British sports carmaker Lotus has come a long way since the 1960s, when Americans first learned about the brand.
Before then, you needed to be one of the cognoscenti.
Through the 1950s, founder Colin Chapman built Lotus through racing. But you wouldn't have known Lotus unless you read the short articles about international motorsports that usually ran on the back pages of the local newspaper's sports section or subscribed to Competition Press, which was the early incarnation of AutoWeek.
Back then, the Lotus image was forged by Formula One racing and by the victories of drivers such as Jim Clark, Stirling Moss and Graham Hill. Then Lotus came to America. Clark finished second in the 1963 Indianapolis 500 and two years later won the race.
Gave life to Lotus
But it was Emma Peel who brought Lotus to life for many of us in Middle America.
Mrs. Peel was a character in "The Avengers," an imported English TV series that arrived in the United States in the late 1960s. Mrs. Peel, strikingly played by Diana Rigg, tooled around the English countryside in a Lotus Elan.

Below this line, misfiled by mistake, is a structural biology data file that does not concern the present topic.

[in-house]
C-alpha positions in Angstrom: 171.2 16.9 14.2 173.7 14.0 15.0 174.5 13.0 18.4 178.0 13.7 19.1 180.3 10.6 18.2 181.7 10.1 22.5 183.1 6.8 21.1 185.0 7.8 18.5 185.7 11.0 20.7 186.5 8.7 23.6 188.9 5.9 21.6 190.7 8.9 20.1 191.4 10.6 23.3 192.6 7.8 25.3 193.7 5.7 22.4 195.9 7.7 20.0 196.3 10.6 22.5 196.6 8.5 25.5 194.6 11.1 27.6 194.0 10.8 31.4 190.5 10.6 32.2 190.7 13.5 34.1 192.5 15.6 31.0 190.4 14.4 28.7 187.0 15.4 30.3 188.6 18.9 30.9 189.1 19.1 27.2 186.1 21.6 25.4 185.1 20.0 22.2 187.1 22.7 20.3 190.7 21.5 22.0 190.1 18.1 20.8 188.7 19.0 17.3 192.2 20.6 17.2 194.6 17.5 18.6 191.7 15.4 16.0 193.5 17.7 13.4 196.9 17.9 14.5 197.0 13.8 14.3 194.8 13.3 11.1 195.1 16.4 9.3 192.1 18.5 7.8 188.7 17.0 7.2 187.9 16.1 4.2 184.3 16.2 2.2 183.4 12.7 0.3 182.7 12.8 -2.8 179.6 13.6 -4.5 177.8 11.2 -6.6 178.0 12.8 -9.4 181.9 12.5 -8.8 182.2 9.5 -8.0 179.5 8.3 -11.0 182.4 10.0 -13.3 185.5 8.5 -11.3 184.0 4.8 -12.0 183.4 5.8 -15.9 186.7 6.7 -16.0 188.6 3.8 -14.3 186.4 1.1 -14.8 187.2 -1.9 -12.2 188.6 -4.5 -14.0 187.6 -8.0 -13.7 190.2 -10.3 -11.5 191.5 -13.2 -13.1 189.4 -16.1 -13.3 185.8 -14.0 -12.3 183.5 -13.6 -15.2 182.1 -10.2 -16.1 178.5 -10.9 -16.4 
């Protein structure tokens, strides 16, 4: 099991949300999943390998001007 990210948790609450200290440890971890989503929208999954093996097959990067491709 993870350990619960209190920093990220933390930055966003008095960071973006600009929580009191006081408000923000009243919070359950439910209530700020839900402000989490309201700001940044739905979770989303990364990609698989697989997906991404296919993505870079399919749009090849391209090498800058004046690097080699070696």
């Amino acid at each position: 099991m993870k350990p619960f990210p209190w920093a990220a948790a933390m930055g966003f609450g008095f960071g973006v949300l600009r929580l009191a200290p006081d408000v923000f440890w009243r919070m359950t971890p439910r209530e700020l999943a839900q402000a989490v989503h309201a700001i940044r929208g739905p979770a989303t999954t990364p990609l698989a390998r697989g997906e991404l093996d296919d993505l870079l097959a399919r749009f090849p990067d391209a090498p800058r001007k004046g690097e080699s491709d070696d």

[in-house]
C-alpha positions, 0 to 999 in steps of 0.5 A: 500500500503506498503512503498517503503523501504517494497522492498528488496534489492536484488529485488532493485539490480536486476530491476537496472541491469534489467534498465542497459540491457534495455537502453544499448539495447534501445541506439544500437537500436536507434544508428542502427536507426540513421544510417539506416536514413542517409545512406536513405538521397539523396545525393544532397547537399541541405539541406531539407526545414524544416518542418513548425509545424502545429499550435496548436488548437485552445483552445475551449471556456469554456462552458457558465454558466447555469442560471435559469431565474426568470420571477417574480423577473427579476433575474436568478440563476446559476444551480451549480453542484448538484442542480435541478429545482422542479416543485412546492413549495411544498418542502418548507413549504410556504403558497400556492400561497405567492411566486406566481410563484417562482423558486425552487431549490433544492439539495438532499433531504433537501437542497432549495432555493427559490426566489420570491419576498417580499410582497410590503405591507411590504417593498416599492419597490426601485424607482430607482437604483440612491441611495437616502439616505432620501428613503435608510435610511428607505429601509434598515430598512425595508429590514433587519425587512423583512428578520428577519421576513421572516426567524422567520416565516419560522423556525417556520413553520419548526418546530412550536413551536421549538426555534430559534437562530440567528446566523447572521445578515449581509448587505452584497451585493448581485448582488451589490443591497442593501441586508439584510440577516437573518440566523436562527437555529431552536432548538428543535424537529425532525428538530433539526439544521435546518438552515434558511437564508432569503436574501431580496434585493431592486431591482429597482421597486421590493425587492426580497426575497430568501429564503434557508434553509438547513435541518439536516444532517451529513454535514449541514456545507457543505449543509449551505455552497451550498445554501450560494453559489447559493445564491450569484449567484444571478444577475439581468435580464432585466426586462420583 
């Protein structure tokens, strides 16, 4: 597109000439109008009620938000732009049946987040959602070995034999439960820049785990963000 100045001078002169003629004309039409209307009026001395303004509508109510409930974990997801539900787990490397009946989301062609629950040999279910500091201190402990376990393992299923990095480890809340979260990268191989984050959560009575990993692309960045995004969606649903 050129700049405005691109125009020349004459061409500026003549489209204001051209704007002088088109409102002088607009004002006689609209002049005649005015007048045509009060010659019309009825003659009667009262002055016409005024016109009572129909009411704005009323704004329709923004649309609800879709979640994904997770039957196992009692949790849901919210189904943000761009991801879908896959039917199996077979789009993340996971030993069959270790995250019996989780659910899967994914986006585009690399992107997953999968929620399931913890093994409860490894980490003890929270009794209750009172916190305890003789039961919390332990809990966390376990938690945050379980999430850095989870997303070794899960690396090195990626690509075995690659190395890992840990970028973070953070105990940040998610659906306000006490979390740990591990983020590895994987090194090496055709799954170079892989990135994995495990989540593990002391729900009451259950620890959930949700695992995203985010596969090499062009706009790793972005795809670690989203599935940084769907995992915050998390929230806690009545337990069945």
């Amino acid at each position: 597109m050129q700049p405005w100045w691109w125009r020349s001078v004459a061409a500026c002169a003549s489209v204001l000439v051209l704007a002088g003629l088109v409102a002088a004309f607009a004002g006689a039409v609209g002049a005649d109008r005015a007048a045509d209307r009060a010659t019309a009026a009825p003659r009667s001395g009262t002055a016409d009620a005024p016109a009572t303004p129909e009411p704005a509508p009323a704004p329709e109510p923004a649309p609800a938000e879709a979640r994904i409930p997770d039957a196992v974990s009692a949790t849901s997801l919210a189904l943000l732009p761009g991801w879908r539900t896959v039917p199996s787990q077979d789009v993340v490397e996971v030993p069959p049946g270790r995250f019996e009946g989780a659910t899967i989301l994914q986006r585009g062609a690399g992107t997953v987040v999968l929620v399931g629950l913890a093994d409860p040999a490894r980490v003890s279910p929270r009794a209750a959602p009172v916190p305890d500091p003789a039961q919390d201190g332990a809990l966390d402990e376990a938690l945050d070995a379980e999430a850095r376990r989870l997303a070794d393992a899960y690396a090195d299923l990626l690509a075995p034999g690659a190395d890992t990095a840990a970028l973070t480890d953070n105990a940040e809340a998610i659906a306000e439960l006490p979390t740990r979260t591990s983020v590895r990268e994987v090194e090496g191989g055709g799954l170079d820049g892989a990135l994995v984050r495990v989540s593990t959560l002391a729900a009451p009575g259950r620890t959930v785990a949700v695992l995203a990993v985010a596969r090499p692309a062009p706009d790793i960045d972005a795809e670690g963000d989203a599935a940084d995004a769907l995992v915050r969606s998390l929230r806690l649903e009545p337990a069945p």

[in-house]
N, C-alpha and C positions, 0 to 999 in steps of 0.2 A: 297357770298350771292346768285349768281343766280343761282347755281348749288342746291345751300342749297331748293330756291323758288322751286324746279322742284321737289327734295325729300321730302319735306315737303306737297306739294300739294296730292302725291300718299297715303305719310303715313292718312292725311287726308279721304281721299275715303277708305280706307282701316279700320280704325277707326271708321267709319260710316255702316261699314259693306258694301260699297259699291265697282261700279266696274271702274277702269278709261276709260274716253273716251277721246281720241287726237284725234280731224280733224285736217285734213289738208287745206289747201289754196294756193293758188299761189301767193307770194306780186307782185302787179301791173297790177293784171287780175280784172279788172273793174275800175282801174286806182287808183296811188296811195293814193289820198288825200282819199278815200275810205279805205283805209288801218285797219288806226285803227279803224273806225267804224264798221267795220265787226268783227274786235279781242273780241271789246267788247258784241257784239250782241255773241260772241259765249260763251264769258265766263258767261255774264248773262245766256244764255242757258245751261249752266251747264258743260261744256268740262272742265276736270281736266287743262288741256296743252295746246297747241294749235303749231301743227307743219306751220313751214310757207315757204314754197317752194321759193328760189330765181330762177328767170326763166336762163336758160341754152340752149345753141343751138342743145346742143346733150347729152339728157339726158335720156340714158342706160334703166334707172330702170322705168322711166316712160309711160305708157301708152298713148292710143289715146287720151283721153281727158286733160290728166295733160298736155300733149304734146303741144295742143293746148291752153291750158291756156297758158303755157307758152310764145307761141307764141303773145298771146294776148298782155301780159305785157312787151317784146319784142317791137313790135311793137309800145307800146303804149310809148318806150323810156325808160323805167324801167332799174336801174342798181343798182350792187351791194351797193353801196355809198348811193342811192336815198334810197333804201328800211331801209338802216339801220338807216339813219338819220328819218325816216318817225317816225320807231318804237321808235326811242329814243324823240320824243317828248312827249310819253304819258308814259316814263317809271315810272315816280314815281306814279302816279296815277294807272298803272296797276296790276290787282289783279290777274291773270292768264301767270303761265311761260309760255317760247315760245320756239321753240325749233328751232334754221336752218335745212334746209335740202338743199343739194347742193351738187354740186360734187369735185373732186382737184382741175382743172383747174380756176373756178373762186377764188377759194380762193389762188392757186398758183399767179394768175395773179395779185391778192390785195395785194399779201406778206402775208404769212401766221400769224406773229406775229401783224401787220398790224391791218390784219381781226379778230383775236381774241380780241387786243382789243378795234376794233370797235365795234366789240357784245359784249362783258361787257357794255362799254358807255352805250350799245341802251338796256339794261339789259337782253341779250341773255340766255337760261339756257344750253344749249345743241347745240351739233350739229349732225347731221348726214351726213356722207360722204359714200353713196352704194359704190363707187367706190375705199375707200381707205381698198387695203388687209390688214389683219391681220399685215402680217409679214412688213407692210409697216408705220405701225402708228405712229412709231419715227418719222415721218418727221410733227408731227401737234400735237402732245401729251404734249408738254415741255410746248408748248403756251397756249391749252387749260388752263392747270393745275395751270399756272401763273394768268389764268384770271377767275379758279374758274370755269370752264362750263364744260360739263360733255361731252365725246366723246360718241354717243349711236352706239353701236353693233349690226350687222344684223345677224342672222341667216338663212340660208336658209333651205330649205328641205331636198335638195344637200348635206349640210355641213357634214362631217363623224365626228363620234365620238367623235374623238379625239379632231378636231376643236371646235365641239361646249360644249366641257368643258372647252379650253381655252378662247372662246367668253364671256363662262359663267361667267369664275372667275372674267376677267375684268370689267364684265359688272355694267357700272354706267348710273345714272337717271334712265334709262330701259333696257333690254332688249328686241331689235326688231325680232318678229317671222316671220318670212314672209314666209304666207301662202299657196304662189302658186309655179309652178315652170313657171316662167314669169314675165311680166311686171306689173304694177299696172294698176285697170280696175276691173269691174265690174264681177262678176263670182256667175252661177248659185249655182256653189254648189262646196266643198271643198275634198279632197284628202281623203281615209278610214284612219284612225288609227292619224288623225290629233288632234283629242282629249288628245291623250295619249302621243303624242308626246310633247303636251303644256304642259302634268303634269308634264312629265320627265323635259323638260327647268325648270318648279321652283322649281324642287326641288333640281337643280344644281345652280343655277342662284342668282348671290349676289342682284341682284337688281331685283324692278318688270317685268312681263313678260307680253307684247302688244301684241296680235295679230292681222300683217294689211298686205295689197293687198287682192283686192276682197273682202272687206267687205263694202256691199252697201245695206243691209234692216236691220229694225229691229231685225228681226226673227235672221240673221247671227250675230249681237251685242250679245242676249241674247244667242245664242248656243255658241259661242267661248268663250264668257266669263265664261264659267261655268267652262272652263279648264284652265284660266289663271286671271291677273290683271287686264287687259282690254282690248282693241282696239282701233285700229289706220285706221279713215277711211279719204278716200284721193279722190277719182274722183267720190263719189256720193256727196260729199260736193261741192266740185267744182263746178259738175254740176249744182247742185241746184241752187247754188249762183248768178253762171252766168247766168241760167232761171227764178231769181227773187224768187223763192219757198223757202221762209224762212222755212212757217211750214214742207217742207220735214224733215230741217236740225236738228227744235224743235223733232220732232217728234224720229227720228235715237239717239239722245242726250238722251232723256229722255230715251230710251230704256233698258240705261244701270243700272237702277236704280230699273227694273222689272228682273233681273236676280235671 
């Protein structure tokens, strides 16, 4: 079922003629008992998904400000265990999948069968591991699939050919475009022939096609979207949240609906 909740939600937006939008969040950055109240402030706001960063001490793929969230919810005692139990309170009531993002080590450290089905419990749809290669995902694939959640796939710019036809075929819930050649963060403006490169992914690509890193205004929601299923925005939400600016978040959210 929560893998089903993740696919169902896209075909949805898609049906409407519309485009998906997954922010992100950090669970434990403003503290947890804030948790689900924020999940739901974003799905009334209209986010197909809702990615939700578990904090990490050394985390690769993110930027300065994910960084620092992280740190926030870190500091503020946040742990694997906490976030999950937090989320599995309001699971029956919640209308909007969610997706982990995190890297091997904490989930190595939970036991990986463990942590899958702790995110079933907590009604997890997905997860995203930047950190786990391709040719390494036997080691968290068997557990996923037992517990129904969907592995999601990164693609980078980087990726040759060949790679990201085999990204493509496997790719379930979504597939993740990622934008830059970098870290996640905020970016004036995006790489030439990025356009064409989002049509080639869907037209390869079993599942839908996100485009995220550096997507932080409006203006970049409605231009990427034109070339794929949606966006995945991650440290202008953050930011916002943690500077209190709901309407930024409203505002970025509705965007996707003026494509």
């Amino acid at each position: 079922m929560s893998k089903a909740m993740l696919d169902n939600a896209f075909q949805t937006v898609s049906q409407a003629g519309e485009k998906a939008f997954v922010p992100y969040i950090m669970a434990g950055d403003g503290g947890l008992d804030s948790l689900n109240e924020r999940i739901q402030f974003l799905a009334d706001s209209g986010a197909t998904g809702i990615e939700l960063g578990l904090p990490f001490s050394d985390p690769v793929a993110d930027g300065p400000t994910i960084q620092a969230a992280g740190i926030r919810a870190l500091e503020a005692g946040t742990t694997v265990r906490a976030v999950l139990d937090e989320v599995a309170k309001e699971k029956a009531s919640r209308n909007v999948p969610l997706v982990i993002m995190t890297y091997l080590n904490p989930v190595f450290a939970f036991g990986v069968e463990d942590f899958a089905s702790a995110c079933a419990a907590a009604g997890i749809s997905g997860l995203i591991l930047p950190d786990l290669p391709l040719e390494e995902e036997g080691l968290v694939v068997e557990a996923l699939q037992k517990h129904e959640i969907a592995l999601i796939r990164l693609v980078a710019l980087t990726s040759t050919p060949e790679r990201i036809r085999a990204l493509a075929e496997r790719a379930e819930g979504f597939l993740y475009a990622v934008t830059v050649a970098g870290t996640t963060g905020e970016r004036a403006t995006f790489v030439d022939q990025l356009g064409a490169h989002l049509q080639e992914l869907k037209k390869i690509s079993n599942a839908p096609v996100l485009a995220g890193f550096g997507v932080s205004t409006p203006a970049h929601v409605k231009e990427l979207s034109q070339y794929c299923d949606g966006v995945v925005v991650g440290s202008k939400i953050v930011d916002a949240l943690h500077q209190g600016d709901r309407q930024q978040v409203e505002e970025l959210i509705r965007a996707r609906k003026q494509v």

That was just about the same time that engineer Mike Kimberley left Jaguar and hired in at Lotus for the first time.
I met Kimberley a decade later, in 1979, when I went to Hethel, England, to check up on the progress of the DeLorean car, which Lotus had been hired to develop.
Kimberley gave me a tour of the works. I also got a lesson in the brand's heritage by flogging a couple of hot cars on the Lotus test track, which included a straightaway that had been part of a runway for World War II bombers.
The DeLorean was one of the earliest significant contract engineering projects for Lotus. Since then, the consulting business has blossomed for the company.
Chapman died in 1982, but Lotus survived.
Owned by Proton
The car company was divorced from the racing venture, Team Lotus, and was purchased by General Motors in 1986 and sold in 1993. It's now Group Lotus PLC, which is owned by the Malaysian automaker Proton.
But the 68-year-old Kimberley is back as acting CEO, searching for a permanent CEO and trying to find business building sports cars for other automakers.
He also has hired another industry veteran, 67-year-old Robert Braner, as CEO of Lotus Cars USA Inc. Braner's job is to rebuild the dealership group and the brand.
That means bringing back some of that Lotus luster.
I wonder what Mrs. Peel is doing.
You may e-mail Edward Lapham at [email protected]